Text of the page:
Nov 26, 2011

Character of Our Characters

by Cindy R. Williams

It is not our ability that shows what we truly are; it is our character - Abraham Lincoln

Great advice for our characters. I mean think about it. You can have the most accomplished hero in your story, but if they knocked a child over then laughed, you have more of a villain than a hero.  If you have a character that never makes a mistake, you have a boring character.

The character of our characters is probably the most important thing in creating and writing good characters. (That's a whole lot of character going on there.)

We all know people who others refer to as "What a character," usually meaning that the person is quite a joker, or a story teller or the like. We know some characters character is dark and mean, while an other's character is bright, shiny and happy.

The character of each of our characters makes or brakes whether the reader love or hate them.

Here's a question just for fun. If you were in your own book, what kind of a character would you be?

I would be sometimes serious, sometimes silly, sometimes hard working, sometimes lazy, sometimes happy, sometimes sad, sometimes outgoing, sometimes quiet and shy - yeah I know . . . hard to believe, sometimes funny, sometimes I just think I'm funny but I'm not, sometimes wishy washy, sometimes determined, sometimes good, sometimes not so much. I think this is probably how most of our characters characters really are. I am not black and white, cut and dry, so why would my characters be so. However, I know my heart, and my heart is in the right place.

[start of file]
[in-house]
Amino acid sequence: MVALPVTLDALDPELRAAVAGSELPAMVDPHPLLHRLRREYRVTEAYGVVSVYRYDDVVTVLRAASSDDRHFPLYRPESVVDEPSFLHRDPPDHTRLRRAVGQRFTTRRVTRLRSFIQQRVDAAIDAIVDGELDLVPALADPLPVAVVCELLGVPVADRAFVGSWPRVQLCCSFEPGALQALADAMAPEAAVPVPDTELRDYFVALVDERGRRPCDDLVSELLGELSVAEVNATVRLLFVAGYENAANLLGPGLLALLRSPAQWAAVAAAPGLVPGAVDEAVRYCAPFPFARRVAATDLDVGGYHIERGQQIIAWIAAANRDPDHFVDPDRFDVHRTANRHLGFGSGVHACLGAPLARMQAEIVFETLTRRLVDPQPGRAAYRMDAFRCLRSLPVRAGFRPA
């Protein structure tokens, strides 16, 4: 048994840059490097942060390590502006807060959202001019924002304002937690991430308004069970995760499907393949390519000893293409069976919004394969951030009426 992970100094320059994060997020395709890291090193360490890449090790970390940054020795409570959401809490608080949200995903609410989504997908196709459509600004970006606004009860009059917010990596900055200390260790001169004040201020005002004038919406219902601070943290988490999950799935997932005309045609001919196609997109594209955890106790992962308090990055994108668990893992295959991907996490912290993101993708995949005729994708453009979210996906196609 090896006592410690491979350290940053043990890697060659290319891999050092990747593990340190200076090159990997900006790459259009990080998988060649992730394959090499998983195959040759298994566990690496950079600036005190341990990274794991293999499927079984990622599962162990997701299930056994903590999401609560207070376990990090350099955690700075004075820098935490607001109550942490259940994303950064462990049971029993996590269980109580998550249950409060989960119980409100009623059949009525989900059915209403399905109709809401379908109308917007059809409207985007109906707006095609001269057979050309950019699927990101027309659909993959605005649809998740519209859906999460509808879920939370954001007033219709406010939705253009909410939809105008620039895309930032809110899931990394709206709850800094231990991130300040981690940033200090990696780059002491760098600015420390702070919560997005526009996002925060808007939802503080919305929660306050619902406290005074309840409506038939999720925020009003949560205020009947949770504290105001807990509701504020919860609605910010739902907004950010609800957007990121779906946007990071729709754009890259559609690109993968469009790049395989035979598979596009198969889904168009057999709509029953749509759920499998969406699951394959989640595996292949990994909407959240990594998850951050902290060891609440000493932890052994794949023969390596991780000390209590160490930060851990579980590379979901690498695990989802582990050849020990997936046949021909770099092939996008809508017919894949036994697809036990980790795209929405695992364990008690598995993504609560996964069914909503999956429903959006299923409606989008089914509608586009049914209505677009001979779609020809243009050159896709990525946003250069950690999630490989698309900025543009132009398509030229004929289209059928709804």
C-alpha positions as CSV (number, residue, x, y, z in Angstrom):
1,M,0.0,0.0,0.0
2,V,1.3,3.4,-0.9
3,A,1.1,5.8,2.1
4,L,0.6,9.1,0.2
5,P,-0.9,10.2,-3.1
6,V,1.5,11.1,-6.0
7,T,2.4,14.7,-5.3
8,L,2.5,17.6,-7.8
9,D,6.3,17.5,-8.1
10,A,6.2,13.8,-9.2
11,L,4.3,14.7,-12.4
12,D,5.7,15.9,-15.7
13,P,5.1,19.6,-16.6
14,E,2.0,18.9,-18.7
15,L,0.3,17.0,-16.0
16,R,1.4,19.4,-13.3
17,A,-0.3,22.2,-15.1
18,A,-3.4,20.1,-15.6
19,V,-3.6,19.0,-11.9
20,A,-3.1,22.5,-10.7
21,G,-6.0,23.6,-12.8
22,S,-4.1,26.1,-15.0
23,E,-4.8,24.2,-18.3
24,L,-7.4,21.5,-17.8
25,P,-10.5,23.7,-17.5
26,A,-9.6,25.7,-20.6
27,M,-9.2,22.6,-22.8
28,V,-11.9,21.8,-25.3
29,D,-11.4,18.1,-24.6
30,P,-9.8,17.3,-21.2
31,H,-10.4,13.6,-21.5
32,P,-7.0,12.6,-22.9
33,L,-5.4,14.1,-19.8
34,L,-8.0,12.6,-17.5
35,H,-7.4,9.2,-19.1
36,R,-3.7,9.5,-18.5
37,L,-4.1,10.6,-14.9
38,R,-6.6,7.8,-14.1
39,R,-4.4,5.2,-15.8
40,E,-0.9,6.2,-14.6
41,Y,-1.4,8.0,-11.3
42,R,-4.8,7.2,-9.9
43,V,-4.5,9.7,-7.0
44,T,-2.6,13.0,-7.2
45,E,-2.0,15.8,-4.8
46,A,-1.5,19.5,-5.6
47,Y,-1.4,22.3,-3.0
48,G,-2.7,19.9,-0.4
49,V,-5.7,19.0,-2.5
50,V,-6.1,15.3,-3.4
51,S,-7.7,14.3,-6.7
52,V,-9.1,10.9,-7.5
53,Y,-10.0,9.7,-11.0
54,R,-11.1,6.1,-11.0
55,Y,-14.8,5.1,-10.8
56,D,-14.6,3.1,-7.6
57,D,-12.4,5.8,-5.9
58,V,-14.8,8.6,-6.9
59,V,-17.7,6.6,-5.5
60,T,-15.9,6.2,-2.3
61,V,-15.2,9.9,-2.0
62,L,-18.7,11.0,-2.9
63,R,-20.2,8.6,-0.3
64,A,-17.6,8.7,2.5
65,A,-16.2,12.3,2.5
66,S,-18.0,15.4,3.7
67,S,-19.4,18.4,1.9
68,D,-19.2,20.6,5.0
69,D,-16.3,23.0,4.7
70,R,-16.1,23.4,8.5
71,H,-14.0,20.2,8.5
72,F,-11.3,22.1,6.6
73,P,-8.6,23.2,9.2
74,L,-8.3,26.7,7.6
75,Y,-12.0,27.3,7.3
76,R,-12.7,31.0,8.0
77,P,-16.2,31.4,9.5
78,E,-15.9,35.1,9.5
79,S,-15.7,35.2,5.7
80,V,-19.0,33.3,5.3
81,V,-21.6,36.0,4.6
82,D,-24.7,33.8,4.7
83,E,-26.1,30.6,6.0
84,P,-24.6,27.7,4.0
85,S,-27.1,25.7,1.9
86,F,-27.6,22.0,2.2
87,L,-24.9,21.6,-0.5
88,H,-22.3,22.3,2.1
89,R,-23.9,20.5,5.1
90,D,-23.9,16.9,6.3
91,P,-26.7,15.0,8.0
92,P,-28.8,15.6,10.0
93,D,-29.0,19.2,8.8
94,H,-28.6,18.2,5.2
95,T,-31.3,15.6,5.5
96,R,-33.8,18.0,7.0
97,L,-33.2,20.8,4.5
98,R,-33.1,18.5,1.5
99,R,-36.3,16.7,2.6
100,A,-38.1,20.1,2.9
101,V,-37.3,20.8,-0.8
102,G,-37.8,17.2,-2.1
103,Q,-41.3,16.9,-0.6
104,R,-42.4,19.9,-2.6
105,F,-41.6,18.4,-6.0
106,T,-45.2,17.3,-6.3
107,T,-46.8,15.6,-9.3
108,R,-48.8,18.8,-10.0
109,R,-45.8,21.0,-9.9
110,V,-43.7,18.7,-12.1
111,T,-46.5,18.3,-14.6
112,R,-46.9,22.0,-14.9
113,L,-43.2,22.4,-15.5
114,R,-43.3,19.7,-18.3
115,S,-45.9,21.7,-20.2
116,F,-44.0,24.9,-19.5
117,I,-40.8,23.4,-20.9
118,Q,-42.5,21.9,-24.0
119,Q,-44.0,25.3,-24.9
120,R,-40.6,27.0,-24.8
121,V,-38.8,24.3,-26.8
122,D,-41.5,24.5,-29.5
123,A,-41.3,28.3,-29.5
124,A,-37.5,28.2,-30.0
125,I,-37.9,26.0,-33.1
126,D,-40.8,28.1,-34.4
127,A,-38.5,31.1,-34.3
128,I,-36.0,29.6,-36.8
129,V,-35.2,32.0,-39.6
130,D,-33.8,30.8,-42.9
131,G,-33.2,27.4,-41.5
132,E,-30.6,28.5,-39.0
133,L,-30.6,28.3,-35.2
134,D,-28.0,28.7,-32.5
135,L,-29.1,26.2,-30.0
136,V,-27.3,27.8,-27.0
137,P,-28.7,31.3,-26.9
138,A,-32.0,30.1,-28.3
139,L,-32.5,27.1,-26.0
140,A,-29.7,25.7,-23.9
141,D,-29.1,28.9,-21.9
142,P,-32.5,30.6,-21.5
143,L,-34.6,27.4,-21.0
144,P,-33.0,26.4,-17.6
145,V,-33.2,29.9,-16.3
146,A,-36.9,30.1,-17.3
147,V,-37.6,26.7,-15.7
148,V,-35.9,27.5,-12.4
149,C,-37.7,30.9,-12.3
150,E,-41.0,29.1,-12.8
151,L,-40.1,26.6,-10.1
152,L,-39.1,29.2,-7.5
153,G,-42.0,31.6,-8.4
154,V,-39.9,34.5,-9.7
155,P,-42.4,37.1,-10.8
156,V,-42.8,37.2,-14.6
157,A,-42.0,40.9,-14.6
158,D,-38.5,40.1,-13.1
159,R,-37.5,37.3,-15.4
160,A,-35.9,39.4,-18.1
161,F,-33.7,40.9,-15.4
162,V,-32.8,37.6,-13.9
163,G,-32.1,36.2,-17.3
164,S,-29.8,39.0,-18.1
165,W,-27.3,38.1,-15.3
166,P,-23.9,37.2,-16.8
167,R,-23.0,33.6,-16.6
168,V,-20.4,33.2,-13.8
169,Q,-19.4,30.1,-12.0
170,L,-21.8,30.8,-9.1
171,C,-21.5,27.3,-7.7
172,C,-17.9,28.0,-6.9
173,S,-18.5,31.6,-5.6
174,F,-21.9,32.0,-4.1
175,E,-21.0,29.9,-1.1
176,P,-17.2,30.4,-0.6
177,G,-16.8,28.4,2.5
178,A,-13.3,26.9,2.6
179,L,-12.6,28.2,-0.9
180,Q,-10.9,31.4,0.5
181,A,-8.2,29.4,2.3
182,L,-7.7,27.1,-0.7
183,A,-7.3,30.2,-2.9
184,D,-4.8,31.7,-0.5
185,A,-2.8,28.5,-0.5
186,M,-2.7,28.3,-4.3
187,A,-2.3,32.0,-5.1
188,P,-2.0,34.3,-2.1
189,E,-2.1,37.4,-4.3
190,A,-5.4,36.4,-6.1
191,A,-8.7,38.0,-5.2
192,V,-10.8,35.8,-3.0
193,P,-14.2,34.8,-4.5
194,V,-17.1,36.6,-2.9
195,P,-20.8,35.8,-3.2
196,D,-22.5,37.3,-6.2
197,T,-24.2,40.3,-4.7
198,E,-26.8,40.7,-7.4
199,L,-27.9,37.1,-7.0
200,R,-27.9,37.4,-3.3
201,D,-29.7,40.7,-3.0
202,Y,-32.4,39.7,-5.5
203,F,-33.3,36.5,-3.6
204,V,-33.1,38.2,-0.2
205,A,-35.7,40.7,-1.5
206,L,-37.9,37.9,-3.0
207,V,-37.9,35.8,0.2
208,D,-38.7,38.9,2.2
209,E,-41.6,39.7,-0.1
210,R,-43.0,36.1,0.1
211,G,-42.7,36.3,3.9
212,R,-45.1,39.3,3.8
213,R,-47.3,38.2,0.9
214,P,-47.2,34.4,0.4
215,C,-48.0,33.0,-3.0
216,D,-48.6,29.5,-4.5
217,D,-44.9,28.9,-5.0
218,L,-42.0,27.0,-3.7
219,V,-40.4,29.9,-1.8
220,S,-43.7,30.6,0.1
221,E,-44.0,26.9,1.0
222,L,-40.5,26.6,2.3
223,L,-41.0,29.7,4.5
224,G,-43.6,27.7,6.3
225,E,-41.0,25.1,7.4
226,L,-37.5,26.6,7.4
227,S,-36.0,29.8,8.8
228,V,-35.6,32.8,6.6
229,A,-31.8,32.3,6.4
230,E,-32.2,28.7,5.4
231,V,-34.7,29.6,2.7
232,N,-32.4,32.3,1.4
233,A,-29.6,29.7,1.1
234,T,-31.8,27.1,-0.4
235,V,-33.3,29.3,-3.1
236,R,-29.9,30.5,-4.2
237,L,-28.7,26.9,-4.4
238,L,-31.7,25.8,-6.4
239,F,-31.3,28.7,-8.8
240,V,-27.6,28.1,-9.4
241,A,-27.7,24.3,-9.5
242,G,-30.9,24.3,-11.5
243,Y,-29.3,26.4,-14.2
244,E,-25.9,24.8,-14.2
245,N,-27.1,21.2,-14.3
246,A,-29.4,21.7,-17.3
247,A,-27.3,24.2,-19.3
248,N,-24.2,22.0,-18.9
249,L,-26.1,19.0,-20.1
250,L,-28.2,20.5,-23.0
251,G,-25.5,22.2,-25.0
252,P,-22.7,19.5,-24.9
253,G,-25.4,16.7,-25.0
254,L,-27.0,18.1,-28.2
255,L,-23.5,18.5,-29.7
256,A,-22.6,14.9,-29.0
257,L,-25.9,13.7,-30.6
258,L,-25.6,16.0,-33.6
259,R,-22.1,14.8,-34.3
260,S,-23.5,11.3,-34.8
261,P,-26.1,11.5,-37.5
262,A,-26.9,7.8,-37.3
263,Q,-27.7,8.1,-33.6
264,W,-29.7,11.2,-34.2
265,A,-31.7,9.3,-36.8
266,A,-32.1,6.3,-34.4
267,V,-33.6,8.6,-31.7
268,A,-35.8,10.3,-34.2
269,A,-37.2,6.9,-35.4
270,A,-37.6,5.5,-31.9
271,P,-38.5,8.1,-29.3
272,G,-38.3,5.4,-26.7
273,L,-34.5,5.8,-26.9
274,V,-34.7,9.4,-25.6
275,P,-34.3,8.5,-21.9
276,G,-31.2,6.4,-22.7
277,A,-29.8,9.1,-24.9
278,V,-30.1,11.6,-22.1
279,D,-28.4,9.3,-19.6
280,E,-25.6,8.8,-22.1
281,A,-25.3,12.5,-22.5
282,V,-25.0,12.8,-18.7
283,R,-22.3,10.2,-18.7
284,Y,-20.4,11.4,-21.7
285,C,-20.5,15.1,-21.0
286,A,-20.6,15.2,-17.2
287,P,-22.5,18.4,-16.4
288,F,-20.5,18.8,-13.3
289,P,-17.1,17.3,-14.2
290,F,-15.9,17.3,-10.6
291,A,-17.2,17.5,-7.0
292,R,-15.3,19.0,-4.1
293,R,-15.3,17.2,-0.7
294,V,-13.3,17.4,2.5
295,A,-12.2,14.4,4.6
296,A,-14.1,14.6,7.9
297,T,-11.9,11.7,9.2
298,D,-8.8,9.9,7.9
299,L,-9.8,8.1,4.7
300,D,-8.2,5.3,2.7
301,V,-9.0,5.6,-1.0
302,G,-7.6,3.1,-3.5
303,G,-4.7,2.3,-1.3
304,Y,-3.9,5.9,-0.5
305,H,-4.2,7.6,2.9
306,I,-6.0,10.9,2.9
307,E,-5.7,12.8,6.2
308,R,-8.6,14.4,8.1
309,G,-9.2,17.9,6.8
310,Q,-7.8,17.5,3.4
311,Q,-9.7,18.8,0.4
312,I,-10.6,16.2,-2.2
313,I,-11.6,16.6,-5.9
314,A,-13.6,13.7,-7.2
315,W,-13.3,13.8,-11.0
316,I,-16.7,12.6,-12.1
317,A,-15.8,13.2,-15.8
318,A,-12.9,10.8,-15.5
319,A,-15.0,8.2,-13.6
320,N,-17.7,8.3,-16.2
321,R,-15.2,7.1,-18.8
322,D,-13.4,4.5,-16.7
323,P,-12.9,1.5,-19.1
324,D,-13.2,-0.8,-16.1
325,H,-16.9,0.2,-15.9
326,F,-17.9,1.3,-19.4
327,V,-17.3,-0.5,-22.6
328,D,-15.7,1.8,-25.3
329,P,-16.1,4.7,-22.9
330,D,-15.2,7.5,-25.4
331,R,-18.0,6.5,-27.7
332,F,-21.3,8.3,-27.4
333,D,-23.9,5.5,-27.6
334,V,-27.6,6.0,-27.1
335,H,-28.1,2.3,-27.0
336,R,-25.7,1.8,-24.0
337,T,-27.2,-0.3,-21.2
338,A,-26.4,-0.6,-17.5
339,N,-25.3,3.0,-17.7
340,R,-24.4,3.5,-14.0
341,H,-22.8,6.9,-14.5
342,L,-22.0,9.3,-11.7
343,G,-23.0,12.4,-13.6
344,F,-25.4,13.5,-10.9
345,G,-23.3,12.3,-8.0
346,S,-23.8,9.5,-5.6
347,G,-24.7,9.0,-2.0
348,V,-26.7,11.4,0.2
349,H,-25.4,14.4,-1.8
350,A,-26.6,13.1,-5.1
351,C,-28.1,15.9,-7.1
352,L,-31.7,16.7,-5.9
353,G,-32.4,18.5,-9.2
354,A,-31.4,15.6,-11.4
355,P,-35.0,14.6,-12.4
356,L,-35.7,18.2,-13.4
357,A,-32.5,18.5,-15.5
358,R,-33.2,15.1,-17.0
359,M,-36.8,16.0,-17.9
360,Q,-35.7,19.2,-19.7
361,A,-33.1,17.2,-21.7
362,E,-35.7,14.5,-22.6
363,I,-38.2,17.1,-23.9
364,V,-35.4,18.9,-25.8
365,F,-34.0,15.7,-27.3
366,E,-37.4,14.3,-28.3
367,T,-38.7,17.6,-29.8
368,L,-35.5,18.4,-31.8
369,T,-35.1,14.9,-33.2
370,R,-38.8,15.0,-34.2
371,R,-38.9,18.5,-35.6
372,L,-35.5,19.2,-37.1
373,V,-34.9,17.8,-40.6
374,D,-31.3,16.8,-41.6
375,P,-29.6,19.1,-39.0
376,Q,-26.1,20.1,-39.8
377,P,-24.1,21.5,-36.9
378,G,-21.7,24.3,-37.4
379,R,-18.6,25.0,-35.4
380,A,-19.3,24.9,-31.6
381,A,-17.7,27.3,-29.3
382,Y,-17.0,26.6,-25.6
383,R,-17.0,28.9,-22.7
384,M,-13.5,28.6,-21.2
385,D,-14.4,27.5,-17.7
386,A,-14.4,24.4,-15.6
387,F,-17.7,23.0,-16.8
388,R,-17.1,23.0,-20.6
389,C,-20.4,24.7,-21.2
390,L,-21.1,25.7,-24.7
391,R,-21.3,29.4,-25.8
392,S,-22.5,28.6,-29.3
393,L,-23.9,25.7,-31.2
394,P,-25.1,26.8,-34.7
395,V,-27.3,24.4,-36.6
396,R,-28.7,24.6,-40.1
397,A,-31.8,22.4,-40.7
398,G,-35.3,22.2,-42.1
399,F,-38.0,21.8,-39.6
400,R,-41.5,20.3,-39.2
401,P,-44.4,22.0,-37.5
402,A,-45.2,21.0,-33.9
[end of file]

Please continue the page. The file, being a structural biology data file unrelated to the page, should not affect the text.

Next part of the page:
Maybe the trick is to know the "heart" of our characters. Hmmm . . . I think I'll save that for another blog.


  1. Something I have been thinking a bit about thanks.

  2. I think you ended with a very good point. Since everyone...even the best of the best...make mistakes, drool in their sleep, or unintentionally hurt someone they care about, it is important to understand their heart.
    Thanks for giving me something to ponder more upon today.

  3. I don't like one dimensional bad guys either. What made Vader so much more compelling than Palatine was his intent was honorable, his descent into evil was stunning, his inability to see beyond his pain painful. The emperor was just pure evil. There's a place for that too I suppose. And the jedis by Yoda's admission arrogant. They lost sight of their responsibility too. Oh gosh hope I haven't bored you with my SW analogy.


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